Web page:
I haven't implemented this yet myself, but I'm looking into using the On-the-fly Reconfiguration of NGiNX Plus. I'm thinking that either the AMI, or the configuration management (Puppet, Salt, or such) that sets up an Auto Scaling Group instance, could reach the NGiNX reconfiguraiton API (perhaps, via an internal Route53 domain name so no fixed IP would need to be used), and add itself to the upstream cluster for the reverse proxy. After that NGiNX's built-in health check would then take over for that [added] instance, and drop it in case it becomes unavailable. This seems the cleanest solution and there is no delay in adding the instance, and hardly any delay in dropping it since NGiNX Plus features out-of-band health check.
This approach avoids needing to set up an auto-discovery system (Consul, Serf, or such) which for smaller setups often seems like much overhead both in the terms of setup/administration as well as required EC2 instances. Consul, for example, requires minimum of three instances to be stable. Serf could perhaps run on the ASG instances themselves, but there's still the overhead of maintaining it, and if the ASG scales down to one or two instances, you'd lose the quorum.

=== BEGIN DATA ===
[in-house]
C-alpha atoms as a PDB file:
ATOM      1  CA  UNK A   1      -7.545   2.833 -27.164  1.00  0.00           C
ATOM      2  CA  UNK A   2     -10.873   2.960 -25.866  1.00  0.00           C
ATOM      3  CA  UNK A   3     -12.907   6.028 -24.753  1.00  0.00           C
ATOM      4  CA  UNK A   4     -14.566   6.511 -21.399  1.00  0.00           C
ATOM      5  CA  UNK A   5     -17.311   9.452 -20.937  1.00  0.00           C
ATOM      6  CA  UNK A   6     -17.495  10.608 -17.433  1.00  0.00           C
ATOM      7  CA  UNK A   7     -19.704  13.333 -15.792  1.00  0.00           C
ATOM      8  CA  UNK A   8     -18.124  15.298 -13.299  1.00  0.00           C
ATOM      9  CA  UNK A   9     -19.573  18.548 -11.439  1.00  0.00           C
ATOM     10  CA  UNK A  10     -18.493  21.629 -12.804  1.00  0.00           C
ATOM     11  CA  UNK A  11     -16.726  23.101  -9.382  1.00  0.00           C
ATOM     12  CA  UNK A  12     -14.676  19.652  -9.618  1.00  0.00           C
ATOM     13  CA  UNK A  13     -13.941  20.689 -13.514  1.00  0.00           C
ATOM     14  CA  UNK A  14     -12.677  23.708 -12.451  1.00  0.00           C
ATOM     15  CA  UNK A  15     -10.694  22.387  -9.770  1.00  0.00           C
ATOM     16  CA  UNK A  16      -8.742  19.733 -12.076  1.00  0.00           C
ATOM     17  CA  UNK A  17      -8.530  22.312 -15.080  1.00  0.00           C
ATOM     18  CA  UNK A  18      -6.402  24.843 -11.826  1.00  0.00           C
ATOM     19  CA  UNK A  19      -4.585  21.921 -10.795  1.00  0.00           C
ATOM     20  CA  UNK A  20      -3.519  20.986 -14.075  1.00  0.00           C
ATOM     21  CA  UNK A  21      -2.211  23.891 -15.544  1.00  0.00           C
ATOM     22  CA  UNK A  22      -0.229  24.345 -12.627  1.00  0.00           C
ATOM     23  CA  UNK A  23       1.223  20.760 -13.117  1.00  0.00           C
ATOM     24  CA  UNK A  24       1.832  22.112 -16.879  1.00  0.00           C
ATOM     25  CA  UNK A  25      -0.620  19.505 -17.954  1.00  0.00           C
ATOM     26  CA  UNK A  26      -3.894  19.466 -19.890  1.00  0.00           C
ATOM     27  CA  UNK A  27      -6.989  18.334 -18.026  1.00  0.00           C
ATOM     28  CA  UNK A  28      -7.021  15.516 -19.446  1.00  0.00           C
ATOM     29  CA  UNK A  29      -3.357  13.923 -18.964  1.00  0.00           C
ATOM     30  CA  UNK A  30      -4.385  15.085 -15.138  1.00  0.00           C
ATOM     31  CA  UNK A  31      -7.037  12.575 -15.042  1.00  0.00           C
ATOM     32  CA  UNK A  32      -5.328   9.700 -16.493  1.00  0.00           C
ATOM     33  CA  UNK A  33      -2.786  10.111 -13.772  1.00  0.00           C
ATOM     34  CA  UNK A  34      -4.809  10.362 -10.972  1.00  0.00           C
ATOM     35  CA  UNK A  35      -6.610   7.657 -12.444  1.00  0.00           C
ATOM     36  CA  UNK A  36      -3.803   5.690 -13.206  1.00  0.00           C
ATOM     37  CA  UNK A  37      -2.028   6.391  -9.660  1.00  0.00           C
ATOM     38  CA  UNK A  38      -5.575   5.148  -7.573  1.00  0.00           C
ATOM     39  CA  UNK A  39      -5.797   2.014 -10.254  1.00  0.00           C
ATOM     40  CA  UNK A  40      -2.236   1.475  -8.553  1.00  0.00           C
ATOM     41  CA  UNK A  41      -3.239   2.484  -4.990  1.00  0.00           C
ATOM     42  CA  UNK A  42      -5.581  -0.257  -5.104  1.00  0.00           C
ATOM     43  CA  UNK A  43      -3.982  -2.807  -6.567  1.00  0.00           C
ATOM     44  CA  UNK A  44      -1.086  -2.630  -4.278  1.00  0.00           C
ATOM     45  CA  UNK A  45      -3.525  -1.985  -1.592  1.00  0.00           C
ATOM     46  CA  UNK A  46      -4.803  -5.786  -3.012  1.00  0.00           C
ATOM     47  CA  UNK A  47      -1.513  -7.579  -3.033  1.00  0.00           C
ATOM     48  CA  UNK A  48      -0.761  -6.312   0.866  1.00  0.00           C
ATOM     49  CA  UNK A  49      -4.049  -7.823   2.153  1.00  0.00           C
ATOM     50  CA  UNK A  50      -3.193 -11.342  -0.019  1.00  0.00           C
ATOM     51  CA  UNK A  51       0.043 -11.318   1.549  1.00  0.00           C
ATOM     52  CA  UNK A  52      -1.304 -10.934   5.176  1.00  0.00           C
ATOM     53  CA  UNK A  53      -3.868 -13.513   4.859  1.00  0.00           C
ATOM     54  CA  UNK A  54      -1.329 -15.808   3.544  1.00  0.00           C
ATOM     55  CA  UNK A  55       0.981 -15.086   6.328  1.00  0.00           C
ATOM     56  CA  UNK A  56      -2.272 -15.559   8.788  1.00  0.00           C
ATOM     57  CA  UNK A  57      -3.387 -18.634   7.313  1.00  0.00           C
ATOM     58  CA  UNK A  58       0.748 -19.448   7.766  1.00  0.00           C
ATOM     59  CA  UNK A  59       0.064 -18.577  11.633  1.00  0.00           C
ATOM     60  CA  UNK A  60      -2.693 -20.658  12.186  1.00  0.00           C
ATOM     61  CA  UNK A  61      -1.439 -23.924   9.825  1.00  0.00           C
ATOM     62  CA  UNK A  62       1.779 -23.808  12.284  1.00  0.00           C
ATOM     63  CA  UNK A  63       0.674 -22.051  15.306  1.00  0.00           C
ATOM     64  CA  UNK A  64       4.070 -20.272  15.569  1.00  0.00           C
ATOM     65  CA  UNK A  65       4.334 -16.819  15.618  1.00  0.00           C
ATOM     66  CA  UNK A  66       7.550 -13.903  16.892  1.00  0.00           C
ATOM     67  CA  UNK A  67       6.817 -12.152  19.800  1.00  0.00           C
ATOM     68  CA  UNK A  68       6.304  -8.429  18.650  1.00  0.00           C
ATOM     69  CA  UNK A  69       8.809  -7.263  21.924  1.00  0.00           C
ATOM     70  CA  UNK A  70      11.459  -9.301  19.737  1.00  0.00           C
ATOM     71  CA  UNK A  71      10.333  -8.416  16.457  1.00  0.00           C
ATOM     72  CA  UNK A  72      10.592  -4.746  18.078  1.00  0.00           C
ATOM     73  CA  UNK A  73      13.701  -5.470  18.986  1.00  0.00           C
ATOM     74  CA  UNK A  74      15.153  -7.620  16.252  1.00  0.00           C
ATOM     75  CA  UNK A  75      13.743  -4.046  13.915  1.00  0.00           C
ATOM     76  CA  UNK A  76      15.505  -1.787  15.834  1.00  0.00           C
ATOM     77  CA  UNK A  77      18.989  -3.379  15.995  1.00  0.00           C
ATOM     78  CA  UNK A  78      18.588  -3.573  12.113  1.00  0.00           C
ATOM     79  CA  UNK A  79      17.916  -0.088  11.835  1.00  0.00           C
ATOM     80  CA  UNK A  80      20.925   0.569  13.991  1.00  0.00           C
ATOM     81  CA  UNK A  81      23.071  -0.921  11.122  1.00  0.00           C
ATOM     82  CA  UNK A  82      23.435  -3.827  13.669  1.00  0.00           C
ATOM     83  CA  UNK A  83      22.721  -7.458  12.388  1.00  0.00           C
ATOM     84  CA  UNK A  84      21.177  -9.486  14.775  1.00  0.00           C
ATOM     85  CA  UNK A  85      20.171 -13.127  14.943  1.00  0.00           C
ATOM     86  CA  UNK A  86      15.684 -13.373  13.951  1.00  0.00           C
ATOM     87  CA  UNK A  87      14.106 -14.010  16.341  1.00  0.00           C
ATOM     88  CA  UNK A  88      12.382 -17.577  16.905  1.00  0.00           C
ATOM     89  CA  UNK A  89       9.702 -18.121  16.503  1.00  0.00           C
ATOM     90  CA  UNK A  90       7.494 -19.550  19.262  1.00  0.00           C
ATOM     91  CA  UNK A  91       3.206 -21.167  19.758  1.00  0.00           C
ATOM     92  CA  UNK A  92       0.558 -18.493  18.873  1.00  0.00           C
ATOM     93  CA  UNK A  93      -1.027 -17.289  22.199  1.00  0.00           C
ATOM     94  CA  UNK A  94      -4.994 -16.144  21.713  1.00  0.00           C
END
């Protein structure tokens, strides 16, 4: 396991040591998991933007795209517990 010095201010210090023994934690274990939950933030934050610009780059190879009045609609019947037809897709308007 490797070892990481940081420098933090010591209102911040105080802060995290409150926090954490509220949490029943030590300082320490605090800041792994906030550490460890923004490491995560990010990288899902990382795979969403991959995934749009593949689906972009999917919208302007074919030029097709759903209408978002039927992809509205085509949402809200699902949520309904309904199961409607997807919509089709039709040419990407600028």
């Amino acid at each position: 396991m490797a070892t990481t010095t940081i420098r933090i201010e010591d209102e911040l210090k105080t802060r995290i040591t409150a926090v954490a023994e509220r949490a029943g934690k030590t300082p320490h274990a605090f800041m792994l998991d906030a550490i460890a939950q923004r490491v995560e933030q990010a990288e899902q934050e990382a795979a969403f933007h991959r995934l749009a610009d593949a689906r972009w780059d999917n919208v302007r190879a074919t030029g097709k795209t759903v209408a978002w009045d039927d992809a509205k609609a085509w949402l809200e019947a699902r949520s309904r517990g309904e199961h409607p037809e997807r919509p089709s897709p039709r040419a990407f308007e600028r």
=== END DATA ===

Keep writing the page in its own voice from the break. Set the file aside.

Finally, this could be combined with automatic notification of Auto Scaling Group changes, perhaps on the NGiNX server(s) that is/are used for load balancing. A listener triggered by such notification (this may be what Upendra also referred to) could then instantly add the new instance to NGiNX via the On-the-fly modification API. Besides the cost of NGiNX Plus, this makes one wonder why would anyone use Elastic Load Balancer with its numerous issues in the first place.